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Google will not be renewing the contract for Project Maven, a controversial drone artificial intelligence imaging program in partnership with the Pentagon, after it expires in March 2019.

Google Cloud CEO Diane Green said during a weekly meeting with employees on Friday that the company would be backing away from its involvement with the US military, according to a report written by the New York Times over the weekend.

She added that if given the choice today, Google would not have pursued Maven as a result of the backlash that it has received both internally and from members of the public.

Since the project was announced in March, about 4,000 Google employees have signed a petition demanding clearer policy that “neither Google nor its contractors will ever build warfare technology”, with dozens more staff resigning altogether in protest.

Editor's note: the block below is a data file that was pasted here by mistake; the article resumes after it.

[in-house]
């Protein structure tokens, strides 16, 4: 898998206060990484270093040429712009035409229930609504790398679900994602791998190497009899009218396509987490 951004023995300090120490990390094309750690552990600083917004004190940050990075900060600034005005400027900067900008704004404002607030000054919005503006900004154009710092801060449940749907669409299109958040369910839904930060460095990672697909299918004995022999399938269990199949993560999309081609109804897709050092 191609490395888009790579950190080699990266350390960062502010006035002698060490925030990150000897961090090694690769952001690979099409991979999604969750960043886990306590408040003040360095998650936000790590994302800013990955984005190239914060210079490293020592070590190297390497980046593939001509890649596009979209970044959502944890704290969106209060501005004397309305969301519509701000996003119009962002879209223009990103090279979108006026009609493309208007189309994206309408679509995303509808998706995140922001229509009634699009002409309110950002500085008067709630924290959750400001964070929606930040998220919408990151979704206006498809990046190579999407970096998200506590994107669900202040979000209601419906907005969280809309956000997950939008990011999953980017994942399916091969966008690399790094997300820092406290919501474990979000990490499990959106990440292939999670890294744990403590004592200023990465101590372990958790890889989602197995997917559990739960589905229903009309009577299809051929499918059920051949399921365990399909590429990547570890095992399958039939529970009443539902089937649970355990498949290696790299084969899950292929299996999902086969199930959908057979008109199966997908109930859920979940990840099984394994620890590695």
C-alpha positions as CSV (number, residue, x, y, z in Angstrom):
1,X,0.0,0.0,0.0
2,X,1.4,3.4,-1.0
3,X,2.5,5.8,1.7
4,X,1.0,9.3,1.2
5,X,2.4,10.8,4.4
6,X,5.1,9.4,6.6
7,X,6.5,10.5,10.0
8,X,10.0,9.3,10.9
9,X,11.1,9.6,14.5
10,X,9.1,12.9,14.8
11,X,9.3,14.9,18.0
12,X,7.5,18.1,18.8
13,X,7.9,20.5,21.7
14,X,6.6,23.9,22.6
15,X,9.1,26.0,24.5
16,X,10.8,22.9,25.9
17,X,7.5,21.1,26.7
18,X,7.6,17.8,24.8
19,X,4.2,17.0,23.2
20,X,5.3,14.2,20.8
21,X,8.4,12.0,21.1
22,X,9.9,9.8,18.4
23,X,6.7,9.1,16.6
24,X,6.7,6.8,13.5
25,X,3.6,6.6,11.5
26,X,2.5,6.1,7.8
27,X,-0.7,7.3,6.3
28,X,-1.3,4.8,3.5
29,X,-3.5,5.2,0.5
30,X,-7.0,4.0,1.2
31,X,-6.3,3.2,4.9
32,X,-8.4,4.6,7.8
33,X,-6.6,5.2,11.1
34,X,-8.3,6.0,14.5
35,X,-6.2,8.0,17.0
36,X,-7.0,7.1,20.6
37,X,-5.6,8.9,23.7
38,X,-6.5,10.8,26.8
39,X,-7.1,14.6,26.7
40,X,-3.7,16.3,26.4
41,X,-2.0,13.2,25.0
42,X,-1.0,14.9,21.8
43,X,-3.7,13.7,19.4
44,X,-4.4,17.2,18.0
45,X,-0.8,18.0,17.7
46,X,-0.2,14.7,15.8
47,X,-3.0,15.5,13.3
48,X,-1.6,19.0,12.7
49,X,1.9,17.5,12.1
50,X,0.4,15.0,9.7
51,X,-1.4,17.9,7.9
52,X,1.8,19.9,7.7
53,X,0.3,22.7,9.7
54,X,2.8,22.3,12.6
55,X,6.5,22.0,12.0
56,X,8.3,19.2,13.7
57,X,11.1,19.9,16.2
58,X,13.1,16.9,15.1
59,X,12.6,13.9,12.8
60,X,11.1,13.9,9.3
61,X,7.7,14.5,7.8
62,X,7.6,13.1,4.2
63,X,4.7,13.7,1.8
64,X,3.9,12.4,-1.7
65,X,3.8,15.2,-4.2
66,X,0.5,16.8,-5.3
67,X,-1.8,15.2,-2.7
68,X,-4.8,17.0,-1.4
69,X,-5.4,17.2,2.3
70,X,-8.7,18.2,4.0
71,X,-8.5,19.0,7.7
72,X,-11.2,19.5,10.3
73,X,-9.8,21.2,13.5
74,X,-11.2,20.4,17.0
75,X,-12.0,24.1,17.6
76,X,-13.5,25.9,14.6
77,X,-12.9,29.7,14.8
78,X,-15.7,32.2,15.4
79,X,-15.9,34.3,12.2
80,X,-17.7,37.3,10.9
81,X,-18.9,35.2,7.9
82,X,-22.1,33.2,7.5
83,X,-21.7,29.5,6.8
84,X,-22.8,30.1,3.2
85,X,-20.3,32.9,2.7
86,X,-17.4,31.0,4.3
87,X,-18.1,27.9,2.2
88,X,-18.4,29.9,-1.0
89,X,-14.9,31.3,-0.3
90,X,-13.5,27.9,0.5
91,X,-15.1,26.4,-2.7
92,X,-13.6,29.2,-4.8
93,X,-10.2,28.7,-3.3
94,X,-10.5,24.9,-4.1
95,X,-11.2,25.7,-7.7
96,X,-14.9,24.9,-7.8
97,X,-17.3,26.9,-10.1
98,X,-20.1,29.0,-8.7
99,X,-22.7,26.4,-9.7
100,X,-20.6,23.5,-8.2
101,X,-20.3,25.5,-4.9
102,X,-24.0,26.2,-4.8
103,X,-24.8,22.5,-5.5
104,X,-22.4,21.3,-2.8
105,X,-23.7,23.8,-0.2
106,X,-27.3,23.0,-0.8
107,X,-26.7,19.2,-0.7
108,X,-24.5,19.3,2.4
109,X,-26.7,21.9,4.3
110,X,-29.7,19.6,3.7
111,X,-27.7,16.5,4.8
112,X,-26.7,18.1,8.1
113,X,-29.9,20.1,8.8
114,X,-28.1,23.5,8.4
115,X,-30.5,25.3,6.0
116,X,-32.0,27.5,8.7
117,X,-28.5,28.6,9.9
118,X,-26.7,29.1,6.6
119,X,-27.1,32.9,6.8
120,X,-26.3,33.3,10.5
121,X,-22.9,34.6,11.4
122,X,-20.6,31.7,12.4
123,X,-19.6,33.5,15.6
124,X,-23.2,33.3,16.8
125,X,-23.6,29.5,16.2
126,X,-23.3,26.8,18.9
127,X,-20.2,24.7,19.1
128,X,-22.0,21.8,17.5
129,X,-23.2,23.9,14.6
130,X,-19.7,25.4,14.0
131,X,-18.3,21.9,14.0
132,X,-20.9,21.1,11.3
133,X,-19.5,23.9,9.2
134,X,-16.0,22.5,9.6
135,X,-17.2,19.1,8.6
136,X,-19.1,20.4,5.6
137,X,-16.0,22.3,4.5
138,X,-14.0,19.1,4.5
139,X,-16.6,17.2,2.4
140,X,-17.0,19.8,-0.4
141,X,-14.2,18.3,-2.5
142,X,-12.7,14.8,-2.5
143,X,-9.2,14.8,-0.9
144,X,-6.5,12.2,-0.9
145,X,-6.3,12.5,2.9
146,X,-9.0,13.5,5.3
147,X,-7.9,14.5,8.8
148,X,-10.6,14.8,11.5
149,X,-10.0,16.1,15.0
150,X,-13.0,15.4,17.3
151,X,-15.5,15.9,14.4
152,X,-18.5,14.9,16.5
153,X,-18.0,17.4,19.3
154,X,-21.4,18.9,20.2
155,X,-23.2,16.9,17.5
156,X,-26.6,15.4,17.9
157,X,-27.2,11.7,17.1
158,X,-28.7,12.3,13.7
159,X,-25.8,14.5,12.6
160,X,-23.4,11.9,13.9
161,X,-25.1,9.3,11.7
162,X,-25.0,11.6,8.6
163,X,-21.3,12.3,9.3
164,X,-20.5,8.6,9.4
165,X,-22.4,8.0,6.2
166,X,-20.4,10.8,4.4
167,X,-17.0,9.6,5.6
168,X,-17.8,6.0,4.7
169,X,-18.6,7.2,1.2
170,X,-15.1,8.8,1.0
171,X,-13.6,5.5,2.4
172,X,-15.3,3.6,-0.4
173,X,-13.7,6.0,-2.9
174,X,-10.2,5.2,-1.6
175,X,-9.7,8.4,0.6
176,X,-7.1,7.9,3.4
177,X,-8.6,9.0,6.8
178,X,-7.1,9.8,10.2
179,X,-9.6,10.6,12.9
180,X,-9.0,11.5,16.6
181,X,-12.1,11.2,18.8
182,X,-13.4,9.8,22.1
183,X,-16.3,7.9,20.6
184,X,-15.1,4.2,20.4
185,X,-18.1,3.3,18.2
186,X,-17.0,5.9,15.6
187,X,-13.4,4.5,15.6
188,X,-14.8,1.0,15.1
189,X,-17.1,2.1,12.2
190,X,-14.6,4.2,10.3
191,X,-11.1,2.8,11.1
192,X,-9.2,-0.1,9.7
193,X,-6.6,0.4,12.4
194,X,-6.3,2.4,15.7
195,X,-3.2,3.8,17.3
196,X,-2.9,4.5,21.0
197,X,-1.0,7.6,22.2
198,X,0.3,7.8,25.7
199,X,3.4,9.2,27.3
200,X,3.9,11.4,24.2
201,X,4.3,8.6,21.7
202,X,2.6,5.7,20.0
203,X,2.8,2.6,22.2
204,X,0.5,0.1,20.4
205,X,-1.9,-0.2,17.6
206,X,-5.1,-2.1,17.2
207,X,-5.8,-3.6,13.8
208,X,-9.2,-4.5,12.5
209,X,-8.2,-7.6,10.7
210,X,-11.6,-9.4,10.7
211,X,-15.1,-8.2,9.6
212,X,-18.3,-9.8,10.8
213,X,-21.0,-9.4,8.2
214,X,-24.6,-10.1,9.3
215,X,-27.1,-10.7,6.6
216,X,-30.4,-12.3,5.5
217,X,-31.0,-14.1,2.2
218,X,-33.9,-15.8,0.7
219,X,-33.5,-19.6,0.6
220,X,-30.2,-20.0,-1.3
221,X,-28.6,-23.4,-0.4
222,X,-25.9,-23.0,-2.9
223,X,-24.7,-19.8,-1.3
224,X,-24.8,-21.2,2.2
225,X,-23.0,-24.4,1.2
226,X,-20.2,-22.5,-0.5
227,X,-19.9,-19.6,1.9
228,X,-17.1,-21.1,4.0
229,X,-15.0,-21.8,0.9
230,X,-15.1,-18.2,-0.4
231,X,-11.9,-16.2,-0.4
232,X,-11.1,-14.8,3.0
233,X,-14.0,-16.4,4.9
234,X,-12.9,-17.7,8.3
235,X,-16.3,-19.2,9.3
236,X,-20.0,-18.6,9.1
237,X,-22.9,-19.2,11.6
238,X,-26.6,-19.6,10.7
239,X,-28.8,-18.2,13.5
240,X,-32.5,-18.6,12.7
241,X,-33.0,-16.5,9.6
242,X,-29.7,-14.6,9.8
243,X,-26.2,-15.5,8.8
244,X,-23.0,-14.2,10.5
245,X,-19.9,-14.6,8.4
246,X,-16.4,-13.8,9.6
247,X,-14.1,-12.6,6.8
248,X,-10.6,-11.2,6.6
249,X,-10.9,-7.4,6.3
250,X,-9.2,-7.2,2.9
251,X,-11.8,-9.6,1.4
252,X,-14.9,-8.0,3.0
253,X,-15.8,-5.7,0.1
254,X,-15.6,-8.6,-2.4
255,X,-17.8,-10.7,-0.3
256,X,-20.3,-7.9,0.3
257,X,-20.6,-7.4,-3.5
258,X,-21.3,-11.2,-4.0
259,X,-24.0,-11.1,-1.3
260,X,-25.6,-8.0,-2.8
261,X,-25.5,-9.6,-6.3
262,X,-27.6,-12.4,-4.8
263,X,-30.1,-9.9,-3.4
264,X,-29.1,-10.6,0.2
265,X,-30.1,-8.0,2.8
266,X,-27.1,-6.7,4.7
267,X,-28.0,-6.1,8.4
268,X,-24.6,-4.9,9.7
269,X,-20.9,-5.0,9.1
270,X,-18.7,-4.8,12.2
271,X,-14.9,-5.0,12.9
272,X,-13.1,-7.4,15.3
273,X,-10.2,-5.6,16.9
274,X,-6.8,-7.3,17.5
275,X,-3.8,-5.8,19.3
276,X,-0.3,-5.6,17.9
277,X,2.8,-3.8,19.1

Read more: Drones could add £42bn to UK economy by 2030

In newer reports published by tech site Gizmodo last night, internal emails have shown that senior executives at Google Cloud saw Maven as a golden opportunity to open doors for military and intelligence contracts, but were deeply concerned about how the companys involvement would be viewed.

The emails also showed the extent of Mavens scope and cost, which had the goal of developing sophisticated machine learning algorithms that would enable the Pentagon and its drones to surveil entire cities, Google Earth-style. If successful it would reportedly affect other contracts that Google hoped to win with government agencies, while Mavens future budget could potentially balloon to the size of up to $250m (£187m).

Google is expected to produce a set of principles on which to guide its future decisions in the use of AI for defence and intelligence contracting, which according to Greene are to be announced next week.

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